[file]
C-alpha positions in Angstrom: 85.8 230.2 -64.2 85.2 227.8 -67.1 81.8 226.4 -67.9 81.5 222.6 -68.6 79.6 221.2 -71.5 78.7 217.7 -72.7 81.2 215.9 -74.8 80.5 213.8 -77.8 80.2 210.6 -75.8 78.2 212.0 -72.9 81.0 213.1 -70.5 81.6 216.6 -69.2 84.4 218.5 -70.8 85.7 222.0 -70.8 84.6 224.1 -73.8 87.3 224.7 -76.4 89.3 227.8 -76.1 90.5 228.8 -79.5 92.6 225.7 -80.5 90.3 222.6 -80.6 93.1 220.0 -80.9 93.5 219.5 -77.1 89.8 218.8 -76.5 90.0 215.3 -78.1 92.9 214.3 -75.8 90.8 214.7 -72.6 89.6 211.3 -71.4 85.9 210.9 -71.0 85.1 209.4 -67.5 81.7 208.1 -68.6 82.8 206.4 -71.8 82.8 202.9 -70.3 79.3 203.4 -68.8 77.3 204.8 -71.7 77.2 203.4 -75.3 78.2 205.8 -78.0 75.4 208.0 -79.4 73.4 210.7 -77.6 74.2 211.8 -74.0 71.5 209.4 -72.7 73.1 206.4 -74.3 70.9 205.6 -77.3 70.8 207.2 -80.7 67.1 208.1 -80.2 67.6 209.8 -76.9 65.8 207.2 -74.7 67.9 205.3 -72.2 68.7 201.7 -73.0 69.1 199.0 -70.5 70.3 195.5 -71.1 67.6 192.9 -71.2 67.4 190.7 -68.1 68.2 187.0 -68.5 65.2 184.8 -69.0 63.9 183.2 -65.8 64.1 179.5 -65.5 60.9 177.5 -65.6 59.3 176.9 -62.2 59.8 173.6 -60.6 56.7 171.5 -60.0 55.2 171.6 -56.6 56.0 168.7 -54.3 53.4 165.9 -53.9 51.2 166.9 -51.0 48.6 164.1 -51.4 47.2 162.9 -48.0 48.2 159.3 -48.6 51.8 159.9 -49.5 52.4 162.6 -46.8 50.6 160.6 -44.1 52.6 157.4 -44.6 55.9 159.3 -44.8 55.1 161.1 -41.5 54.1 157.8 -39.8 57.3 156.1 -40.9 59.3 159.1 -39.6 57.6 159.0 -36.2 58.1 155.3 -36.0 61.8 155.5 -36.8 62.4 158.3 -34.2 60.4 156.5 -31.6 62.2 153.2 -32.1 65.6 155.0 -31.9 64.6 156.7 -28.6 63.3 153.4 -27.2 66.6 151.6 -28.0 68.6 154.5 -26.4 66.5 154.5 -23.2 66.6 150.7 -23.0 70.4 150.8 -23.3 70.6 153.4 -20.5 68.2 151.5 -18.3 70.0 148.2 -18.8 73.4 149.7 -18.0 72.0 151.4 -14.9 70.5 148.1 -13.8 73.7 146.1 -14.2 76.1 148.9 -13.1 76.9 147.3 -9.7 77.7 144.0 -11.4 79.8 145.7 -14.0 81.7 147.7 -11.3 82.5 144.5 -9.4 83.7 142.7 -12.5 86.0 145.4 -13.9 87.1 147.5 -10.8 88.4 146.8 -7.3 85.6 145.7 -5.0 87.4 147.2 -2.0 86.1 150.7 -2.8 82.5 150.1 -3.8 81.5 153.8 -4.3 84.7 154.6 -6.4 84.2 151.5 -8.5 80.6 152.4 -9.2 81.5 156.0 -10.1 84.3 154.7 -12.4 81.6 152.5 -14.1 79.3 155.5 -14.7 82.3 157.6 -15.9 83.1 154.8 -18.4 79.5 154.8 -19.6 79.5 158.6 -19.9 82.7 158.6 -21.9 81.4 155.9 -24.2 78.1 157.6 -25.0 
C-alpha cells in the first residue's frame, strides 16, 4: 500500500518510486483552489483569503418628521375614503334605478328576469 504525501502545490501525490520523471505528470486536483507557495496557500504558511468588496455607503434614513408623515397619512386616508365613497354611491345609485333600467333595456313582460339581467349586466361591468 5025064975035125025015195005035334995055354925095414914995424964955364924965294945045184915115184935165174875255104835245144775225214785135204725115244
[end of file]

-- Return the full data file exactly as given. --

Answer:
C-alpha positions in Angstrom: 85.8 230.2 -64.2 85.2 227.8 -67.1 81.8 226.4 -67.9 81.5 222.6 -68.6 79.6 221.2 -71.5 78.7 217.7 -72.7 81.2 215.9 -74.8 80.5 213.8 -77.8 80.2 210.6 -75.8 78.2 212.0 -72.9 81.0 213.1 -70.5 81.6 216.6 -69.2 84.4 218.5 -70.8 85.7 222.0 -70.8 84.6 224.1 -73.8 87.3 224.7 -76.4 89.3 227.8 -76.1 90.5 228.8 -79.5 92.6 225.7 -80.5 90.3 222.6 -80.6 93.1 220.0 -80.9 93.5 219.5 -77.1 89.8 218.8 -76.5 90.0 215.3 -78.1 92.9 214.3 -75.8 90.8 214.7 -72.6 89.6 211.3 -71.4 85.9 210.9 -71.0 85.1 209.4 -67.5 81.7 208.1 -68.6 82.8 206.4 -71.8 82.8 202.9 -70.3 79.3 203.4 -68.8 77.3 204.8 -71.7 77.2 203.4 -75.3 78.2 205.8 -78.0 75.4 208.0 -79.4 73.4 210.7 -77.6 74.2 211.8 -74.0 71.5 209.4 -72.7 73.1 206.4 -74.3 70.9 205.6 -77.3 70.8 207.2 -80.7 67.1 208.1 -80.2 67.6 209.8 -76.9 65.8 207.2 -74.7 67.9 205.3 -72.2 68.7 201.7 -73.0 69.1 199.0 -70.5 70.3 195.5 -71.1 67.6 192.9 -71.2 67.4 190.7 -68.1 68.2 187.0 -68.5 65.2 184.8 -69.0 63.9 183.2 -65.8 64.1 179.5 -65.5 60.9 177.5 -65.6 59.3 176.9 -62.2 59.8 173.6 -60.6 56.7 171.5 -60.0 55.2 171.6 -56.6 56.0 168.7 -54.3 53.4 165.9 -53.9 51.2 166.9 -51.0 48.6 164.1 -51.4 47.2 162.9 -48.0 48.2 159.3 -48.6 51.8 159.9 -49.5 52.4 162.6 -46.8 50.6 160.6 -44.1 52.6 157.4 -44.6 55.9 159.3 -44.8 55.1 161.1 -41.5 54.1 157.8 -39.8 57.3 156.1 -40.9 59.3 159.1 -39.6 57.6 159.0 -36.2 58.1 155.3 -36.0 61.8 155.5 -36.8 62.4 158.3 -34.2 60.4 156.5 -31.6 62.2 153.2 -32.1 65.6 155.0 -31.9 64.6 156.7 -28.6 63.3 153.4 -27.2 66.6 151.6 -28.0 68.6 154.5 -26.4 66.5 154.5 -23.2 66.6 150.7 -23.0 70.4 150.8 -23.3 70.6 153.4 -20.5 68.2 151.5 -18.3 70.0 148.2 -18.8 73.4 149.7 -18.0 72.0 151.4 -14.9 70.5 148.1 -13.8 73.7 146.1 -14.2 76.1 148.9 -13.1 76.9 147.3 -9.7 77.7 144.0 -11.4 79.8 145.7 -14.0 81.7 147.7 -11.3 82.5 144.5 -9.4 83.7 142.7 -12.5 86.0 145.4 -13.9 87.1 147.5 -10.8 88.4 146.8 -7.3 85.6 145.7 -5.0 87.4 147.2 -2.0 86.1 150.7 -2.8 82.5 150.1 -3.8 81.5 153.8 -4.3 84.7 154.6 -6.4 84.2 151.5 -8.5 80.6 152.4 -9.2 81.5 156.0 -10.1 84.3 154.7 -12.4 81.6 152.5 -14.1 79.3 155.5 -14.7 82.3 157.6 -15.9 83.1 154.8 -18.4 79.5 154.8 -19.6 79.5 158.6 -19.9 82.7 158.6 -21.9 81.4 155.9 -24.2 78.1 157.6 -25.0 
C-alpha cells in the first residue's frame, strides 16, 4: 500500500518510486483552489483569503418628521375614503334605478328576469 504525501502545490501525490520523471505528470486536483507557495496557500504558511468588496455607503434614513408623515397619512386616508365613497354611491345609485333600467333595456313582460339581467349586466361591468 5025064975035125025015195005035334995055354925095414914995424964955364924965294945045184915115184935165174875255104835245144775225214785135204725115244